This last point bears emphasis. The Dover case reflects only one side of the two-sided compact that the Supreme Court has constructed over the past half-century to govern religion and education questions. Yes, the First Amendment establishment clause prohibits religion from much of the public school. But the First Amendment free exercise clause protects religion in all parts of the private school. While confessional creationism might not be welcome in public schools, it can have full ventilation in private schools, in Bible and science classes alike.
The court has long forbidden confessional religion from the public school using this logic: The public school is an arm of the state. It must communicate basic democratic and constitutional values to its students, including those of the First Amendment. The state compels students to go to school. These students are young and impressionable. Some relaxation of constitutional values might be possible in other public contexts, where mature adults can make informed assessments of the values being transmitted.
But no such relaxation can occur in public schools attended by impressionable youths who are compelled to be there. Particularly, the First Amendment establishment clause cannot be relaxed. The establishment clause requires separation of church and state, the court has long held. In the public school, if nowhere else in public life, no religious texts, teachers, symbols or rituals are allowed.
The converse logic governs private schools. Private schools are viable and valuable alternatives to public schools, the court has repeatedly held, and they allow students to be educated in their own religious tradition. Given that public education must be secular under the establishment clause, private education may be religious under the free exercise clause.
To be accredited, private schools must of course meet minimum educational standards. They must teach reading, writing and arithmetic, not to mention history, geography, social studies and the like, so that their graduates are not culturally or intellectually handicapped. But these religious schools are perfectly free to teach all those subjects with a religious slant and to teach religious courses beyond them.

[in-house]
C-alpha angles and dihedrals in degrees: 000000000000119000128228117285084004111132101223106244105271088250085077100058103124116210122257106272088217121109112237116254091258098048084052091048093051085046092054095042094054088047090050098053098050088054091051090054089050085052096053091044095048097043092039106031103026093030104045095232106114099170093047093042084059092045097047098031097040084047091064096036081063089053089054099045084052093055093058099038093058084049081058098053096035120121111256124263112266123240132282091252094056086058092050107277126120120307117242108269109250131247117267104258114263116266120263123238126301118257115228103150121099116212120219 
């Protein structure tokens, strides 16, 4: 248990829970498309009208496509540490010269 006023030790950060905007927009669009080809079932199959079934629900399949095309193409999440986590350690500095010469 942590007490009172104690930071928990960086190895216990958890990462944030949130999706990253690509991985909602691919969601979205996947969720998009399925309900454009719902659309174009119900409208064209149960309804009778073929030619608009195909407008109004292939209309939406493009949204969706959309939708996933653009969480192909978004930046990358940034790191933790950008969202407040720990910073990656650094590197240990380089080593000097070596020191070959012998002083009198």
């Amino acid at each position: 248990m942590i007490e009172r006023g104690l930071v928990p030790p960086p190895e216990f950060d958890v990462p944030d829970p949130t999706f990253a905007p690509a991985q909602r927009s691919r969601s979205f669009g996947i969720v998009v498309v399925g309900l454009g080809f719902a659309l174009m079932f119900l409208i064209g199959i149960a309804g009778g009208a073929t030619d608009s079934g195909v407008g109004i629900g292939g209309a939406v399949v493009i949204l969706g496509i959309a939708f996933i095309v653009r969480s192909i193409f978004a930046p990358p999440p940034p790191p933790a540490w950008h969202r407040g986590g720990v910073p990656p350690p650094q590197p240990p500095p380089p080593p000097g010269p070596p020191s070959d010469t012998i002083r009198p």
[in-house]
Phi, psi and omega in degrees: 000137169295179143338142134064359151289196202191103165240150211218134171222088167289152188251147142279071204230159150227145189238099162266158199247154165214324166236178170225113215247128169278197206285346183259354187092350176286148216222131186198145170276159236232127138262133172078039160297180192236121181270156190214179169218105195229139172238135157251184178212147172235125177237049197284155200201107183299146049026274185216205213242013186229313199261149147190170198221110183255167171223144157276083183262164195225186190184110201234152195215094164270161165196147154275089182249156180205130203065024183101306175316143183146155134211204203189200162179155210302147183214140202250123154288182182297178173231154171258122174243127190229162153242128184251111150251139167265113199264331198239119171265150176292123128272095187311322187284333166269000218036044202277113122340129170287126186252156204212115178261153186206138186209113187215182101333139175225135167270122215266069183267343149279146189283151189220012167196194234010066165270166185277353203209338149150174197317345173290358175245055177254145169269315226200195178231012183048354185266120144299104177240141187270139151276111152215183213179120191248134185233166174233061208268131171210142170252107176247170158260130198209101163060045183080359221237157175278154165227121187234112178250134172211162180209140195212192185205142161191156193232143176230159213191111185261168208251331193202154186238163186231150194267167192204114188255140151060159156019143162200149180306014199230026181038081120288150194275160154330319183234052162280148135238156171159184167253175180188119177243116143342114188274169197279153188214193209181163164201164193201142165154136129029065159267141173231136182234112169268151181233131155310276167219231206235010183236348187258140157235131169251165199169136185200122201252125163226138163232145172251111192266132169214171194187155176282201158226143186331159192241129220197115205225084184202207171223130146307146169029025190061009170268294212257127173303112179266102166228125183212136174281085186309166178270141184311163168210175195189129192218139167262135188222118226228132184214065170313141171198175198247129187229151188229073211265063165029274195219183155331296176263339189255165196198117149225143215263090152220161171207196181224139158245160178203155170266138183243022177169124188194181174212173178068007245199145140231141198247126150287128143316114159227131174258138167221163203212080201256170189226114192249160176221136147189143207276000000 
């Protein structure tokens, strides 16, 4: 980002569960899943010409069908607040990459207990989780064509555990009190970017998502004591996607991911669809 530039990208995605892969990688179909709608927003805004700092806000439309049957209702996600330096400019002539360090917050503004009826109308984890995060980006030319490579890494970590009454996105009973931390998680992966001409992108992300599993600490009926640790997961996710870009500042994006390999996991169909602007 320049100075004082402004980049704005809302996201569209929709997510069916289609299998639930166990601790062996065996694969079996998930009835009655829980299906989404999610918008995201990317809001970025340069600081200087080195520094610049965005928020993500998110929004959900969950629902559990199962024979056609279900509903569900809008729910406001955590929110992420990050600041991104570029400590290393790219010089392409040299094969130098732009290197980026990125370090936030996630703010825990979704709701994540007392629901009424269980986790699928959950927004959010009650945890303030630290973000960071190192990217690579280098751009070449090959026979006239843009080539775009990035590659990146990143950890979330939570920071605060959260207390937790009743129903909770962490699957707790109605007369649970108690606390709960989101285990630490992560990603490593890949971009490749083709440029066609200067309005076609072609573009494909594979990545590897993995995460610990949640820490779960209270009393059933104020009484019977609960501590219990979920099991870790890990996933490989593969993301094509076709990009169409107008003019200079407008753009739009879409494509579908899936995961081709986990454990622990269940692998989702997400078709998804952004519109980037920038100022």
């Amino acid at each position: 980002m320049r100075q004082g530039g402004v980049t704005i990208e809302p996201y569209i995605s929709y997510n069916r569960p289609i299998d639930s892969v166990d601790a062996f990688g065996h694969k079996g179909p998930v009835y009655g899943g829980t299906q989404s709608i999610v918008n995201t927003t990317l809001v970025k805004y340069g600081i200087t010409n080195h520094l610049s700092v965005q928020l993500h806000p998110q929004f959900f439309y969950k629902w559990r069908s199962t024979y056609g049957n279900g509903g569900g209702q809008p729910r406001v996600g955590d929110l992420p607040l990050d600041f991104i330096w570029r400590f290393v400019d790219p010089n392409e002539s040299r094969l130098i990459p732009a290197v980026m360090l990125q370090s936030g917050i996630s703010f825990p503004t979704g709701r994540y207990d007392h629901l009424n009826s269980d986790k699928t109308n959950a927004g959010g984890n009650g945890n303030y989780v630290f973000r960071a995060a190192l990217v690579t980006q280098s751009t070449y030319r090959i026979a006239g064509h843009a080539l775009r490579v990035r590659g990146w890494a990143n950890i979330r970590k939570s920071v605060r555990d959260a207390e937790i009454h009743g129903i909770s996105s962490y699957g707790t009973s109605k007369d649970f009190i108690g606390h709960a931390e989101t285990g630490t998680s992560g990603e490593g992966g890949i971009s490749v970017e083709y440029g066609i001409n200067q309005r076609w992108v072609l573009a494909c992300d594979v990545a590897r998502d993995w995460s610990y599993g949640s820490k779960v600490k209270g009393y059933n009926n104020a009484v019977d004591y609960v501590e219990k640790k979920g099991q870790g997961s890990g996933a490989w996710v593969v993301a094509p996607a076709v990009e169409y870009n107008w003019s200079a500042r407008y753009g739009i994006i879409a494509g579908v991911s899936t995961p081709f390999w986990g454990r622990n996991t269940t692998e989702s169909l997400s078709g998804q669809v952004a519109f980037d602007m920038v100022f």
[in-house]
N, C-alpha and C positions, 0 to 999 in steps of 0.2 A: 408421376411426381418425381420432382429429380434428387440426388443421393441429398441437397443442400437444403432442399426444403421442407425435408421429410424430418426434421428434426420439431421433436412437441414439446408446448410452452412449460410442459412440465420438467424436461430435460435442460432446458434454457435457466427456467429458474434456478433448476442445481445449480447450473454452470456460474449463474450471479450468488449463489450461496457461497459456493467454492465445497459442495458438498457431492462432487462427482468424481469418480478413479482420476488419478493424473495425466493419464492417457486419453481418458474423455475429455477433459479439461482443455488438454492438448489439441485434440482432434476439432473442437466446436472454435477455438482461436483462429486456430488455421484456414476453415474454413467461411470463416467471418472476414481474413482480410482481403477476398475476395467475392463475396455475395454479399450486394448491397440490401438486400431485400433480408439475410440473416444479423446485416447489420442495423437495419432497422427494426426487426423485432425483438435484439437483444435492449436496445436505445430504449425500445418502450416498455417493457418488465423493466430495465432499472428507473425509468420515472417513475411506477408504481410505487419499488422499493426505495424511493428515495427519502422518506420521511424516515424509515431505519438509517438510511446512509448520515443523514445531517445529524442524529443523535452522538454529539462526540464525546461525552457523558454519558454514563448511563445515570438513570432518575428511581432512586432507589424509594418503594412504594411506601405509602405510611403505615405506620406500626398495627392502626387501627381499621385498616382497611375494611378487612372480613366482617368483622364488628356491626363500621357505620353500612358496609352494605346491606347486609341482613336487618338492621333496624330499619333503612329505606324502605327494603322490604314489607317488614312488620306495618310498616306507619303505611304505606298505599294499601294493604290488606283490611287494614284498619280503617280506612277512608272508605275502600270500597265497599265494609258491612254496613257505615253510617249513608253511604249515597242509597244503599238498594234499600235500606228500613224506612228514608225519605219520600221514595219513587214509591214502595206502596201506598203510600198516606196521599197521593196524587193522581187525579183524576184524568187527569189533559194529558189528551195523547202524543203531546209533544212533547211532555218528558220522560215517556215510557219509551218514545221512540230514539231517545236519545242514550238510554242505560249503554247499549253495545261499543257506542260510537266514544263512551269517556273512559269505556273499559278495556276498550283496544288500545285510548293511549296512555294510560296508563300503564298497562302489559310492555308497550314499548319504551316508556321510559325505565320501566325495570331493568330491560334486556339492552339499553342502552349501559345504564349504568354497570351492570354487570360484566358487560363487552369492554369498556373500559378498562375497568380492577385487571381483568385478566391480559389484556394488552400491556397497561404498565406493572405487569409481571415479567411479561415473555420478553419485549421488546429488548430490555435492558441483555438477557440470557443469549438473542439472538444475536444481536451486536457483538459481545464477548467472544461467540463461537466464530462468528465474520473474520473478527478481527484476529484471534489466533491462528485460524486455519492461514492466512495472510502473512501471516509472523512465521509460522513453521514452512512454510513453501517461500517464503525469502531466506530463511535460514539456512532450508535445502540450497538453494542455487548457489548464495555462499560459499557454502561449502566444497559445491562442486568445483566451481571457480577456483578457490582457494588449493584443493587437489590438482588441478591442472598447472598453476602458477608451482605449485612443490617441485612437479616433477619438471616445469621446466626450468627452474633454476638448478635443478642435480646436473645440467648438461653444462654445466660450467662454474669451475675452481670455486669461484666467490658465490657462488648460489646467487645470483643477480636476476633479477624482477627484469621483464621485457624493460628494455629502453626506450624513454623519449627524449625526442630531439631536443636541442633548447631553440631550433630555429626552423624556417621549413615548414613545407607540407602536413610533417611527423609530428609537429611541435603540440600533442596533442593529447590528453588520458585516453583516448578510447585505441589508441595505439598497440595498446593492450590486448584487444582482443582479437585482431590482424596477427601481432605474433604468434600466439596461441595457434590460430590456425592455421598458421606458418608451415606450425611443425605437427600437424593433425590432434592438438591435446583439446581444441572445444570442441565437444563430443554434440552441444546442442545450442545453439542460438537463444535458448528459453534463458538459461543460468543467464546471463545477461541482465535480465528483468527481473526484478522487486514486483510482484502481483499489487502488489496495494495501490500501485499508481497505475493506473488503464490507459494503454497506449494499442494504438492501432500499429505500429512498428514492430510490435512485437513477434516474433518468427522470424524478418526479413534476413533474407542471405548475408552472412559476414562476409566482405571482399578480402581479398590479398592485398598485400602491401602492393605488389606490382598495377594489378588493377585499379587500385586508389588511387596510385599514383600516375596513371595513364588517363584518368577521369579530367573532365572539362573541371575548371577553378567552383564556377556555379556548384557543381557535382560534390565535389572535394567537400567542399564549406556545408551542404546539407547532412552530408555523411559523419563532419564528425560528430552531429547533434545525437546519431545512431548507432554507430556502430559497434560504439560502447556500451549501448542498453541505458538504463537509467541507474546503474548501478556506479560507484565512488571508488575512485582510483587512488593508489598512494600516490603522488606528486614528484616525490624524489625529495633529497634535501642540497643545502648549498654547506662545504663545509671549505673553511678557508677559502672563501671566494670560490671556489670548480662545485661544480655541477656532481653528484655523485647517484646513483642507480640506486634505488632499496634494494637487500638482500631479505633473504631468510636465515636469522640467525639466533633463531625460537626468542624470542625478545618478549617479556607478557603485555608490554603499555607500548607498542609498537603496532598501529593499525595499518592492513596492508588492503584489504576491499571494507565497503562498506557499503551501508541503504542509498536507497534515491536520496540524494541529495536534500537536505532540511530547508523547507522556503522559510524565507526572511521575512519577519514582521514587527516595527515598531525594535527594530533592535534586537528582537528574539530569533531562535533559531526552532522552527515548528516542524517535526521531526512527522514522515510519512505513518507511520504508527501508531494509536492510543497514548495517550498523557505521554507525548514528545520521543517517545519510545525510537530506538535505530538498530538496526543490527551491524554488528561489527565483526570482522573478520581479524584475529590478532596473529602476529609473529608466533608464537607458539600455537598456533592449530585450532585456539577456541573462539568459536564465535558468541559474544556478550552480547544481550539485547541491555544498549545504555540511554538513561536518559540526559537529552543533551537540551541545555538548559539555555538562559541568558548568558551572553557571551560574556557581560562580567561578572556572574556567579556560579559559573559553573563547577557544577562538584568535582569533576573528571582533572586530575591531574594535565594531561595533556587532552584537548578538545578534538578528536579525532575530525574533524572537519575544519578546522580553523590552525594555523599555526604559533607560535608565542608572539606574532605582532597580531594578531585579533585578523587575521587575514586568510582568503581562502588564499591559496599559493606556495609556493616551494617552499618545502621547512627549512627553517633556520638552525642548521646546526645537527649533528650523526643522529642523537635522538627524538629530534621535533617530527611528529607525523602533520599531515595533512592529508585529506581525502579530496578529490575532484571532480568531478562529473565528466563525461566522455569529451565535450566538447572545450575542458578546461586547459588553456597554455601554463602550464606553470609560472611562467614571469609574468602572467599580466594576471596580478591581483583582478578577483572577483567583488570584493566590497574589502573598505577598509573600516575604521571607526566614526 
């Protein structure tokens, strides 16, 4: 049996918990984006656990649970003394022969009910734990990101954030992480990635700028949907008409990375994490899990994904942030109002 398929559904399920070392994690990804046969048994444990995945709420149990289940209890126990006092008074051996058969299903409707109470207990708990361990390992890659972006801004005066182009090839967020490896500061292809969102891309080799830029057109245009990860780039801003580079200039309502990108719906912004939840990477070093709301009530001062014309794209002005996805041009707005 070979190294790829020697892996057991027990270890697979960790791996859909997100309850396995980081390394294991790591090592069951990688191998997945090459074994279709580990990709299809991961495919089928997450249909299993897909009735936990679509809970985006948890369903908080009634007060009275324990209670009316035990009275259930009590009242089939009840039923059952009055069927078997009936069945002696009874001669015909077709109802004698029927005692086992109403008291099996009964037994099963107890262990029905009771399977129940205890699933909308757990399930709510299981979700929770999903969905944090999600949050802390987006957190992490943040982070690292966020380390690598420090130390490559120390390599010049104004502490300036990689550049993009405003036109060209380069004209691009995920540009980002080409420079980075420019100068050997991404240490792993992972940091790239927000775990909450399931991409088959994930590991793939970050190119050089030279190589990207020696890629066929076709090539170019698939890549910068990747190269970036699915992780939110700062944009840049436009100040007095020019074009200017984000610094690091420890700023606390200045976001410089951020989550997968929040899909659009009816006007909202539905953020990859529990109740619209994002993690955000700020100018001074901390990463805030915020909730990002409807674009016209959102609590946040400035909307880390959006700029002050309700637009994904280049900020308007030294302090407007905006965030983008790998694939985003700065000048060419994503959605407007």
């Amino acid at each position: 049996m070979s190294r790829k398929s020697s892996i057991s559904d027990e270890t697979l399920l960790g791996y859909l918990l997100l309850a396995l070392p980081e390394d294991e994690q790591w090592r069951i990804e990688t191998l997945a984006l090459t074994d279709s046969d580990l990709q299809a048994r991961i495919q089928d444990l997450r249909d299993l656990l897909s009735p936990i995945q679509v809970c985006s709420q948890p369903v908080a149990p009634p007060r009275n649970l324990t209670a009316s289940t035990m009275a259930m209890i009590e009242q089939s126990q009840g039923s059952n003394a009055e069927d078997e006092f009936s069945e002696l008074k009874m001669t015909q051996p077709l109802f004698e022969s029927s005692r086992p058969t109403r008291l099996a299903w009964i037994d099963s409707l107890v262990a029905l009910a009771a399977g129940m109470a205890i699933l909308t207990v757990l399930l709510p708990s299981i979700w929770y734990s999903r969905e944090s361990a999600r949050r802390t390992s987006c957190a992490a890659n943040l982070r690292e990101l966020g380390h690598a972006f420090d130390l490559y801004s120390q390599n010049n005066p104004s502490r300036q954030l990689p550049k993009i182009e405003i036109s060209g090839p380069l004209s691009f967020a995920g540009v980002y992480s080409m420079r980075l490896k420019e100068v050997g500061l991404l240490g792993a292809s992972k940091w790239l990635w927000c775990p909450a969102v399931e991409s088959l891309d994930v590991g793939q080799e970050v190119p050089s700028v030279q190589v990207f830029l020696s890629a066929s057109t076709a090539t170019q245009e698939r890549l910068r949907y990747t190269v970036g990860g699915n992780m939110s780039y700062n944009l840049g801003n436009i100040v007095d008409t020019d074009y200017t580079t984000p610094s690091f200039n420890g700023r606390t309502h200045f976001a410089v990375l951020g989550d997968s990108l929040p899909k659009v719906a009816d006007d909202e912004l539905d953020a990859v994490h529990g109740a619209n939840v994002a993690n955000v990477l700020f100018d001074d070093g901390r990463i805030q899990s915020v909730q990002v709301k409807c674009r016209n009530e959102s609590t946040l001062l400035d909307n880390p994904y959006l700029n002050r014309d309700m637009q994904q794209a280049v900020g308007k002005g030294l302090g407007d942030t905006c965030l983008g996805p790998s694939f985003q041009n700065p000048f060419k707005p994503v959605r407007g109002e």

This two-sided compact on religion and education, while by no means perfect, strikes me as a prudent way to negotiate the nation’s growing religious and intellectual pluralism. Religious liberty litigants, on both the right and the left, should stop trying to renegotiate the basic terms of this compact and spend more time trying to maximize liberty and justice for all within these terms.
The right has spent untold millions the past two decades trying to introduce bland prayers, banal morals and now bleached theology into public schools. That money could have been much better spent on a national scholarship and voucher program that gives real educational choice to the poor.
The left has spent untold millions more trying to cut religious schools and their students from equal access to funds, facilities and forums available to all others. That money would have been much better directed to shoring up the many public schools that are demonstrably failing.
We have the luxury in this country of litigating about religious symbolism. But we would be better served by tending to weightier matters of the law.
A version of this essay first appeared in The Atlanta Journal-Constitution.